Megha: Lately I’ve seen more books that appeal to a broader audience than just the standard genre conventions. For example, Victor Methos’ A Killer’s Wife blends together legal thriller, family drama, domestic suspense, psychological, and serial killer elements to create a story that packs an incredible punch. I’ve also seen more assassin thrillers lately, and even acquired an amazing one: Her Name Is Knight by Yasmin Angoe. I’ve also seen more thrillers featuring Russia in the last year or so. People are still looking for books to be their escape, and having a great protagonist who is a bit grey in their morals but is constantly fighting for the greater good has really appealed to readers lately. Also, I’ve found that readers are currently less interested in political thrillers and thrillers involving a contagion or a widespread virus due to current events.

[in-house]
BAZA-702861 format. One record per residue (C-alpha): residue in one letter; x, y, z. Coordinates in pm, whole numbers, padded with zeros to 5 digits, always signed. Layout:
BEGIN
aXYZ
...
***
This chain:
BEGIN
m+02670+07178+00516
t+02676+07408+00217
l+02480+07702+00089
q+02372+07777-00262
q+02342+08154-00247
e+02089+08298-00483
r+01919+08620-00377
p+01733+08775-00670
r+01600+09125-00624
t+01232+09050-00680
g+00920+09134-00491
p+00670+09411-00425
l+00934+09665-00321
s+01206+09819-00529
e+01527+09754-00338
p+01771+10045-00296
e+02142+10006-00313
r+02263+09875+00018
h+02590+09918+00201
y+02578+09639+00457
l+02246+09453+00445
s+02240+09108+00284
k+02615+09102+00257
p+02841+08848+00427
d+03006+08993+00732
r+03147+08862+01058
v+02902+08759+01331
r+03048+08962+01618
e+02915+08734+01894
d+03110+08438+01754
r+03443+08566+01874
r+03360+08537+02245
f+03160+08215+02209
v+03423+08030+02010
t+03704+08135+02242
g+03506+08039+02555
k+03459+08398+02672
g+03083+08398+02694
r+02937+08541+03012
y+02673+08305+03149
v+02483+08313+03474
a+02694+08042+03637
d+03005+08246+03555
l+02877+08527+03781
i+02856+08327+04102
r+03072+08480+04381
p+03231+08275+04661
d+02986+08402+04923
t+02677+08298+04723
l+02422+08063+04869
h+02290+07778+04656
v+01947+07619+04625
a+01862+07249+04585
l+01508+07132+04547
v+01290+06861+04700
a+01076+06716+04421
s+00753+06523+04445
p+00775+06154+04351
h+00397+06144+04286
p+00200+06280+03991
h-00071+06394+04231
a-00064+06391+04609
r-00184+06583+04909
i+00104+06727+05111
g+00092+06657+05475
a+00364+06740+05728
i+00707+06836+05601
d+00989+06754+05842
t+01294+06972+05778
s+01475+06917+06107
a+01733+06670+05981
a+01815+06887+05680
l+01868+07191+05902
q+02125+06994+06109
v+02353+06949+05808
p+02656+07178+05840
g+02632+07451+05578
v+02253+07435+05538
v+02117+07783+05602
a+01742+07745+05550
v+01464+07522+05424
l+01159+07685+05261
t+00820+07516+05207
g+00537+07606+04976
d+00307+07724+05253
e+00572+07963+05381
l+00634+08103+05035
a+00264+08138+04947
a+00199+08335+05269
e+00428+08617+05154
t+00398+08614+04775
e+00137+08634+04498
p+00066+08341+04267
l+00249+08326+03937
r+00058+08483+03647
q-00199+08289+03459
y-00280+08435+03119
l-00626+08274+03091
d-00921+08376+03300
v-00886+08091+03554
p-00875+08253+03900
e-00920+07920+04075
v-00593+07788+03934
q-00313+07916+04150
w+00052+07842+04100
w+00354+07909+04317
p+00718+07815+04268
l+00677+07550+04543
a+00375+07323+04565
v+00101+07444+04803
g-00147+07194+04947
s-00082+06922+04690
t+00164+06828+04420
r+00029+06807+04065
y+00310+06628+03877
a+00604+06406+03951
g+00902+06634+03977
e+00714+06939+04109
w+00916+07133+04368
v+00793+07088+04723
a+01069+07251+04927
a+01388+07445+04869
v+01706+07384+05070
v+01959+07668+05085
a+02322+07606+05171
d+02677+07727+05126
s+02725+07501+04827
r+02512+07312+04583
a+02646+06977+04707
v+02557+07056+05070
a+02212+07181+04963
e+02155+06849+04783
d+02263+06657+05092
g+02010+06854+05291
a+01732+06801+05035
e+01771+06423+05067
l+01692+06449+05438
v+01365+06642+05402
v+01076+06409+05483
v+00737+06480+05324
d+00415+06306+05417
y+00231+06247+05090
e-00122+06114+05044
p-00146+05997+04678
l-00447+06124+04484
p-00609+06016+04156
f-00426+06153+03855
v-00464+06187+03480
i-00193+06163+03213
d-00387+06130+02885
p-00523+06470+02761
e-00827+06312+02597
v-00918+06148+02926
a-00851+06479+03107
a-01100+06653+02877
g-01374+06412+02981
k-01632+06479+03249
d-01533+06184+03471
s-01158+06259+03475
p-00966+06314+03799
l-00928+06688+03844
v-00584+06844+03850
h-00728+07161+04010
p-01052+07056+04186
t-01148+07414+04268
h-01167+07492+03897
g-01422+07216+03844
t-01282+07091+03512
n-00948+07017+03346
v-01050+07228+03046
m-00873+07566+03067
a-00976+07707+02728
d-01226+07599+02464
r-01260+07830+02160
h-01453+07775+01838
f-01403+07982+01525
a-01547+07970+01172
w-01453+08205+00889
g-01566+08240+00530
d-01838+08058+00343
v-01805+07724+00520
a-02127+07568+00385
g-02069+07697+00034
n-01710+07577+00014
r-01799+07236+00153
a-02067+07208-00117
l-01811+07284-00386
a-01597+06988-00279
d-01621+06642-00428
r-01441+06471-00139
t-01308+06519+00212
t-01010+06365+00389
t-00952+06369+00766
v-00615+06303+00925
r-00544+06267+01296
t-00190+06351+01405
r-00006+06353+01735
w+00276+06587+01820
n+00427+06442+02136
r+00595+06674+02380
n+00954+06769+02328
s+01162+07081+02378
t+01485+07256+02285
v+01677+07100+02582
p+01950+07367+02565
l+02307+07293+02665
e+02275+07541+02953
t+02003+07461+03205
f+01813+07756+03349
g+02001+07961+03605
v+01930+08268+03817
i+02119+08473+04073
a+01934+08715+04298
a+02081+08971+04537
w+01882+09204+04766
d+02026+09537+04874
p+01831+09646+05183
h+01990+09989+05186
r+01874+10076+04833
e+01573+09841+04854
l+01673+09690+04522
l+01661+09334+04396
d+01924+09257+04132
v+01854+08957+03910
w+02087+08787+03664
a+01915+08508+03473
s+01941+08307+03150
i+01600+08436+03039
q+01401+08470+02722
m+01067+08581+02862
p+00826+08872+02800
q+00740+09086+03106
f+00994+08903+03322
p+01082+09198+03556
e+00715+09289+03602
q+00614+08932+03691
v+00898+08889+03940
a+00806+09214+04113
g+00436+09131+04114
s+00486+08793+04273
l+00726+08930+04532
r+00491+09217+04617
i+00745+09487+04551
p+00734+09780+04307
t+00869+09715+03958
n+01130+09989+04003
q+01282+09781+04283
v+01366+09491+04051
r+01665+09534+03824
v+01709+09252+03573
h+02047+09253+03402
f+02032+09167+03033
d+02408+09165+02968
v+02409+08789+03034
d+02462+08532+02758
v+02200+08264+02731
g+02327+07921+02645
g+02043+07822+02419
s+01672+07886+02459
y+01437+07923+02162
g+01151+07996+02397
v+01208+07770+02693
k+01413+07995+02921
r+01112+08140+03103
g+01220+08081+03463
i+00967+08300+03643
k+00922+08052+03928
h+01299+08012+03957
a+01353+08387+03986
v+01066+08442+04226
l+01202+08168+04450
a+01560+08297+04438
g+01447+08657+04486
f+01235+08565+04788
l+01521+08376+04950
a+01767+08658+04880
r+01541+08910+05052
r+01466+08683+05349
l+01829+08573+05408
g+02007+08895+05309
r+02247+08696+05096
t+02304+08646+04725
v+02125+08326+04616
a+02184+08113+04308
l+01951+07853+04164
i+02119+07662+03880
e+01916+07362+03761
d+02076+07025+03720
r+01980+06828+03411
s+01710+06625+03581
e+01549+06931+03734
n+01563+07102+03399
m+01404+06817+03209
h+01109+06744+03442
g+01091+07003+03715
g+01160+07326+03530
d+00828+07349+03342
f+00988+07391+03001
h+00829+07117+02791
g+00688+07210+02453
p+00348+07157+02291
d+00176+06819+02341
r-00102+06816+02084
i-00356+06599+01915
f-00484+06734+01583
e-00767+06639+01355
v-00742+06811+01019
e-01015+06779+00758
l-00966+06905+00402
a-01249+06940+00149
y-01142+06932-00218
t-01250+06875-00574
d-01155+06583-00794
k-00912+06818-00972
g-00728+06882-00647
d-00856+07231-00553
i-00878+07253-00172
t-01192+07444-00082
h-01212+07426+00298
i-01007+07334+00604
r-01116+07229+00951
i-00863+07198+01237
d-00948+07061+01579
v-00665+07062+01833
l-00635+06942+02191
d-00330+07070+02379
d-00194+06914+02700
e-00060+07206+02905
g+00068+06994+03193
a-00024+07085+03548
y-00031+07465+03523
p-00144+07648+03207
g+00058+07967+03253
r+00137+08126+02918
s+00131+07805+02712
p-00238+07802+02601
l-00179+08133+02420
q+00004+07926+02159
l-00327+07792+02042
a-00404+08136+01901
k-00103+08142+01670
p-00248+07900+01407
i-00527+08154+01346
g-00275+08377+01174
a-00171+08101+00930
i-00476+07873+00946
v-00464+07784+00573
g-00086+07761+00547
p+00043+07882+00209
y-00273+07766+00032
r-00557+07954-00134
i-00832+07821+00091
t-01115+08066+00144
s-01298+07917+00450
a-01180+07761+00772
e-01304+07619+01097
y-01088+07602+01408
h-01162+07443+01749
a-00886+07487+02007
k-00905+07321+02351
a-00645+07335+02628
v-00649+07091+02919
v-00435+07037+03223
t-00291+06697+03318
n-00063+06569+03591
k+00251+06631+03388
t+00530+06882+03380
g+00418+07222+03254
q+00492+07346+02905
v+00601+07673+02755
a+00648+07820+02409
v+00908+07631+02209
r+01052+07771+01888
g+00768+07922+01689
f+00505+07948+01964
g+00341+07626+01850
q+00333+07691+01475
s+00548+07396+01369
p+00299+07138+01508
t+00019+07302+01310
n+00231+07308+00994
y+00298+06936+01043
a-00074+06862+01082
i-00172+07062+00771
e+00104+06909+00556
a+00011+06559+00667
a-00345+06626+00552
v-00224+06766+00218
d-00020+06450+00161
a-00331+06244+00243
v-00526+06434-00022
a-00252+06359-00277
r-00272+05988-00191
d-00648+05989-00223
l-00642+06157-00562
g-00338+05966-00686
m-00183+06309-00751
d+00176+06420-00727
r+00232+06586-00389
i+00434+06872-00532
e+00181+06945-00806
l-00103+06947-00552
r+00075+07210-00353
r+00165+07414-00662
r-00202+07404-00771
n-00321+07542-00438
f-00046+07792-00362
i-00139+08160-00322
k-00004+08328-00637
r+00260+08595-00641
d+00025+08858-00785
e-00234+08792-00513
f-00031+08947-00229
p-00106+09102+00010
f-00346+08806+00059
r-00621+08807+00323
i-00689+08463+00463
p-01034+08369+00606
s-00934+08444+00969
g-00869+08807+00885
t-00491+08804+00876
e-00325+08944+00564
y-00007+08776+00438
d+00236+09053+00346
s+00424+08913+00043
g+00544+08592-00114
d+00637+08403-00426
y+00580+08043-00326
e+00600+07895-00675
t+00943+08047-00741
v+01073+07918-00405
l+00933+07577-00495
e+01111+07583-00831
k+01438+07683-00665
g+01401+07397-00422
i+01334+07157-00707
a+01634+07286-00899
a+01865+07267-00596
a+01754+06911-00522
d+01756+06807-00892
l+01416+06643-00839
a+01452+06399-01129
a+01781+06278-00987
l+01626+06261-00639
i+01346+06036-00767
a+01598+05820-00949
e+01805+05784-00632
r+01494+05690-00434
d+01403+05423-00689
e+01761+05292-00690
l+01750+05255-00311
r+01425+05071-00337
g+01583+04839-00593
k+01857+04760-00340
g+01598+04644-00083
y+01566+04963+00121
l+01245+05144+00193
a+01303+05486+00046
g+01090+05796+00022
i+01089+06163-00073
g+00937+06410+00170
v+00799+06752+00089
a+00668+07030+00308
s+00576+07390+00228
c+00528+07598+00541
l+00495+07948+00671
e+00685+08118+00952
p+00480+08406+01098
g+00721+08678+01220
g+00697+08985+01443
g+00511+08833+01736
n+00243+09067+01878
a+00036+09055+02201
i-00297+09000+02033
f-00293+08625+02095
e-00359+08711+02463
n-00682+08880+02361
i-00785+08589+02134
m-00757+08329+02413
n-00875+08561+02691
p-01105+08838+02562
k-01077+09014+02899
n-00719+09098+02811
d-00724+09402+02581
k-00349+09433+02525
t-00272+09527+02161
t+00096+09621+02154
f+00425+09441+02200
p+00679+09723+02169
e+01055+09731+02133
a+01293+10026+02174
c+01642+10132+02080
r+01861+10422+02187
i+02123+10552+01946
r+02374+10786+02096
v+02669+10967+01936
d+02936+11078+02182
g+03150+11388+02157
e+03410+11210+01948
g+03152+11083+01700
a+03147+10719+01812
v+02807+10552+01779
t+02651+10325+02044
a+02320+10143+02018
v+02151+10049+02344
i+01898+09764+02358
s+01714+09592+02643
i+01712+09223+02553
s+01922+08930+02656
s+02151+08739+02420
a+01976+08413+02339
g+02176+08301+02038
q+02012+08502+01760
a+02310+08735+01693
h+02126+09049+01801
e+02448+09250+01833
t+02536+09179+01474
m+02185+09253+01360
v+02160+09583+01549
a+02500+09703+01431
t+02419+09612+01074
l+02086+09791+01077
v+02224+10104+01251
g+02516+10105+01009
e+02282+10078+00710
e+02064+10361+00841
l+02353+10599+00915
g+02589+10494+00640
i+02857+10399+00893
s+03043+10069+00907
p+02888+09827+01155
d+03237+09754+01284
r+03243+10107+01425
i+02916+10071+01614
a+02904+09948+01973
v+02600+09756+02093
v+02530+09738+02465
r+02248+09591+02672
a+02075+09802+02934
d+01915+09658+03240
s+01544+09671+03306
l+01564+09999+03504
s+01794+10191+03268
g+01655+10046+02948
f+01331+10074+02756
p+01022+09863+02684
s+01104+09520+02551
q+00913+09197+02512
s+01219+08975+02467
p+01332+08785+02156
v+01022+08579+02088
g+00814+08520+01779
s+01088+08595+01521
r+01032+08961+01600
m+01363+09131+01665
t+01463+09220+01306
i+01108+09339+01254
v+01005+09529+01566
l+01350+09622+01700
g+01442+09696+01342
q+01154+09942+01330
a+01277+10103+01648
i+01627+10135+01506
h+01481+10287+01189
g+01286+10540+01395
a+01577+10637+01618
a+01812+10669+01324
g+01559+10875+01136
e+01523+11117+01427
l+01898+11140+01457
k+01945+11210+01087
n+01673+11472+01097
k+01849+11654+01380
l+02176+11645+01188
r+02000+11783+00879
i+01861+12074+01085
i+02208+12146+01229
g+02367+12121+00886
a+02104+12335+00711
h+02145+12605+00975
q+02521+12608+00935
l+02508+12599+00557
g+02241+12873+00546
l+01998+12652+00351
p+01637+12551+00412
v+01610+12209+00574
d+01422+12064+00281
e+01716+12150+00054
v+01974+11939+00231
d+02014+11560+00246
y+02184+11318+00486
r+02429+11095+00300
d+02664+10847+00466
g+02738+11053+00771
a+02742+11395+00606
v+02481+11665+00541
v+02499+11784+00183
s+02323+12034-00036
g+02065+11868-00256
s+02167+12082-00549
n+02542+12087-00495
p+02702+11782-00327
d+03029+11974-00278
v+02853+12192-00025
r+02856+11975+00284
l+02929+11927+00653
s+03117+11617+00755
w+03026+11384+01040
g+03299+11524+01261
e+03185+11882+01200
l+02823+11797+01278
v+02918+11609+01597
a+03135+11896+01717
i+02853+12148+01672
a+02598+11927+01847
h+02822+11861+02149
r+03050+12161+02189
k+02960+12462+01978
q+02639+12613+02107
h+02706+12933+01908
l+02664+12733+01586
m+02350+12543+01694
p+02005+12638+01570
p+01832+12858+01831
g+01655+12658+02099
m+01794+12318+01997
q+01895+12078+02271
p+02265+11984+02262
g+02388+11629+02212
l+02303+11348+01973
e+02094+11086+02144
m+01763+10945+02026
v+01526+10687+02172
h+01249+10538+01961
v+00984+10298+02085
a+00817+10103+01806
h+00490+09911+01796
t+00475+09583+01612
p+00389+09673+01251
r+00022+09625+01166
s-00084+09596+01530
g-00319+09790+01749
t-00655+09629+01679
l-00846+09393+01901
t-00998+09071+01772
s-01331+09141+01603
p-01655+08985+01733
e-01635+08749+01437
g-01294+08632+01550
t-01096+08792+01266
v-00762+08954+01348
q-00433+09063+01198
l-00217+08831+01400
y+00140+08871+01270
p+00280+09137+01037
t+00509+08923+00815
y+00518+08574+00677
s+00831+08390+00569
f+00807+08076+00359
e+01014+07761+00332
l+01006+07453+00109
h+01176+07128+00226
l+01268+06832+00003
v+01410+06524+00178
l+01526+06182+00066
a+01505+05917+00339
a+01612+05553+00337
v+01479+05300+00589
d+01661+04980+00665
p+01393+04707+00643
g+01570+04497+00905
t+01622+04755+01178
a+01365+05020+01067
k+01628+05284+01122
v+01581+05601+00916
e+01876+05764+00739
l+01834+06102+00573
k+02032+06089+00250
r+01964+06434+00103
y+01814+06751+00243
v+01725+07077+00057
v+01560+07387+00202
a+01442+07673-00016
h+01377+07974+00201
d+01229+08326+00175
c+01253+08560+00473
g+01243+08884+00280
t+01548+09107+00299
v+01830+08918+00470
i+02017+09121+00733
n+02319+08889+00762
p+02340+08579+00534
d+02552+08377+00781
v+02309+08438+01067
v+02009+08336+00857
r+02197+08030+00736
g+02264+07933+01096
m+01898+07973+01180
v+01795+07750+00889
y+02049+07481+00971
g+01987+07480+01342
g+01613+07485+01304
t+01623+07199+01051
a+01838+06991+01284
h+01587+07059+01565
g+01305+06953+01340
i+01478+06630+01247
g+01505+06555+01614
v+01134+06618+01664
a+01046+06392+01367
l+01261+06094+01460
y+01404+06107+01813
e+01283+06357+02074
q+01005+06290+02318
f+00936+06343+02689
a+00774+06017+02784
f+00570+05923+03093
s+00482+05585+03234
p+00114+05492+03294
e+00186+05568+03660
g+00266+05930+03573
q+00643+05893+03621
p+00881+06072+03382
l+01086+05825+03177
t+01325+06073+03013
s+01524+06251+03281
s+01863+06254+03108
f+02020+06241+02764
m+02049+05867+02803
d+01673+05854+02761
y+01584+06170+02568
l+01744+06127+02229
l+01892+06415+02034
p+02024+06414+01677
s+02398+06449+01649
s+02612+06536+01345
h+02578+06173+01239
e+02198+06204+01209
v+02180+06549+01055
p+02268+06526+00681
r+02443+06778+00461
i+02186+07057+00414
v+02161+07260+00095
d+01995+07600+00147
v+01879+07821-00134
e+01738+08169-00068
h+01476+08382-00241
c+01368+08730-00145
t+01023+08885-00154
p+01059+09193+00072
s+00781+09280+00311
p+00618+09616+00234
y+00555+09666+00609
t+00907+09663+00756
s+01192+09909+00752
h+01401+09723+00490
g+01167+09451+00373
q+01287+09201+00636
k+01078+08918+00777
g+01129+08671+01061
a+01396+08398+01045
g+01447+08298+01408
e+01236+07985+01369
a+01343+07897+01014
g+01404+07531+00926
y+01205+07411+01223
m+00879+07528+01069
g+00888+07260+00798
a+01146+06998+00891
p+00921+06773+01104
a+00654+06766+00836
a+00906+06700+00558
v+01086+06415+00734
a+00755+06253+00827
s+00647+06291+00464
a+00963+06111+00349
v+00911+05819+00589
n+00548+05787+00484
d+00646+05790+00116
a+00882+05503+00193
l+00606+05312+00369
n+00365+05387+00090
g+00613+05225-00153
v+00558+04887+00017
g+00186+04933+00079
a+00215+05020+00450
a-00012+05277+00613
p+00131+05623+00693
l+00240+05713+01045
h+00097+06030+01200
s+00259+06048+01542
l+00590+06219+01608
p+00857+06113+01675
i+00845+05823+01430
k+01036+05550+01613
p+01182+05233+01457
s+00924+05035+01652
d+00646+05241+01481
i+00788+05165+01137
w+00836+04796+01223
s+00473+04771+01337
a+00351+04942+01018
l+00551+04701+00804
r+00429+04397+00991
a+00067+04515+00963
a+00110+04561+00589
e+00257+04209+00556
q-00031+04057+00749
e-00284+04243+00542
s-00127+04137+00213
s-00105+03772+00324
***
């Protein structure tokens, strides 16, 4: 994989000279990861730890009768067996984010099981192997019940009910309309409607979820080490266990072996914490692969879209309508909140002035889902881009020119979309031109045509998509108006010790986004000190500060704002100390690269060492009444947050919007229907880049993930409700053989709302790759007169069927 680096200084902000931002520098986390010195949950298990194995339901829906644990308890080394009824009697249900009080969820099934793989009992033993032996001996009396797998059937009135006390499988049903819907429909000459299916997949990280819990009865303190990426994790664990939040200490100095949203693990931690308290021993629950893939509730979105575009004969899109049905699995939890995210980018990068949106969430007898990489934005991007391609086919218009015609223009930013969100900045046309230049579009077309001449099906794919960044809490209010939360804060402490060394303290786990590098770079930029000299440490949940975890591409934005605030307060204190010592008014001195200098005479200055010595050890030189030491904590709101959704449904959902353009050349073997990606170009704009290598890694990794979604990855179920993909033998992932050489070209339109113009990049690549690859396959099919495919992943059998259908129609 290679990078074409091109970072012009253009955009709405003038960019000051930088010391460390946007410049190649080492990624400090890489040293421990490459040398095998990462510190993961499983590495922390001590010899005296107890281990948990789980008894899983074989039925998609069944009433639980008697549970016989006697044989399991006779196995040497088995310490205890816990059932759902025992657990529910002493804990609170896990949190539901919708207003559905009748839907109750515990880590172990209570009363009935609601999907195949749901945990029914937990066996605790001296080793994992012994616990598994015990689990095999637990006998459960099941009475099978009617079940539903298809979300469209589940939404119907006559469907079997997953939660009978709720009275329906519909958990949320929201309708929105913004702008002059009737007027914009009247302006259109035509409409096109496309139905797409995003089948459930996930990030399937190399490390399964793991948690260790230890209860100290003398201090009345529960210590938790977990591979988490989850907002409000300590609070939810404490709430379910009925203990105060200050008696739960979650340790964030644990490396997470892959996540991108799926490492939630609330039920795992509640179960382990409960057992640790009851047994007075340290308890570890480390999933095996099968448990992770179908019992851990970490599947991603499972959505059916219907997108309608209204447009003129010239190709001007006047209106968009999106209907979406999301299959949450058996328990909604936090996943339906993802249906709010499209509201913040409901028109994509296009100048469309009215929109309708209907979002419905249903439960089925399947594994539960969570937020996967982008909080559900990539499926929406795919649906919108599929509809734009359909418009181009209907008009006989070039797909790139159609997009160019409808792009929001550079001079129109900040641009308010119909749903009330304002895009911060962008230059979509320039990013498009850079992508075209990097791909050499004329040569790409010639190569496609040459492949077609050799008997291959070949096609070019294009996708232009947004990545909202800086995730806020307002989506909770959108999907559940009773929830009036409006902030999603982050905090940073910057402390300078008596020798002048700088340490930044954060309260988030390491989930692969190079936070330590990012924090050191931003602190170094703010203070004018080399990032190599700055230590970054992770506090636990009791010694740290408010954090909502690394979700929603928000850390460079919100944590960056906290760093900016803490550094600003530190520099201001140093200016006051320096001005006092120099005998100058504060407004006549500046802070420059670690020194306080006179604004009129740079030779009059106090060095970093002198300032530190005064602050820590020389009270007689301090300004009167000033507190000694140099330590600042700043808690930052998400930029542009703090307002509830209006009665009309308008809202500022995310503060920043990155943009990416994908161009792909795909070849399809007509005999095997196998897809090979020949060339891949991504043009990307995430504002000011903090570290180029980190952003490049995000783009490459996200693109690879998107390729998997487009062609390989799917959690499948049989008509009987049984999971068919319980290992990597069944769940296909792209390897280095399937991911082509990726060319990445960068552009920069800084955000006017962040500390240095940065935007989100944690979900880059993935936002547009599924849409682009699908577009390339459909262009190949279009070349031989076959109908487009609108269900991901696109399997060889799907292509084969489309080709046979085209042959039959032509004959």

Lastly, it’s always been really important to me to publish diverse voices, so it’s been great to see our industry stepping up. We need newer and broader perspectives in classic thriller subcategories. It’s something I’ve pushed for on my list for a long time, and it’s been amazing to see so many diverse writers across genres industrywide being recognized for their talents.
Q. Excitingly, Isabella Maldonado’s The Cipher is being adapted for film starring Jennifer Lopez. What other developments are happening for Thomas & Mercer titles?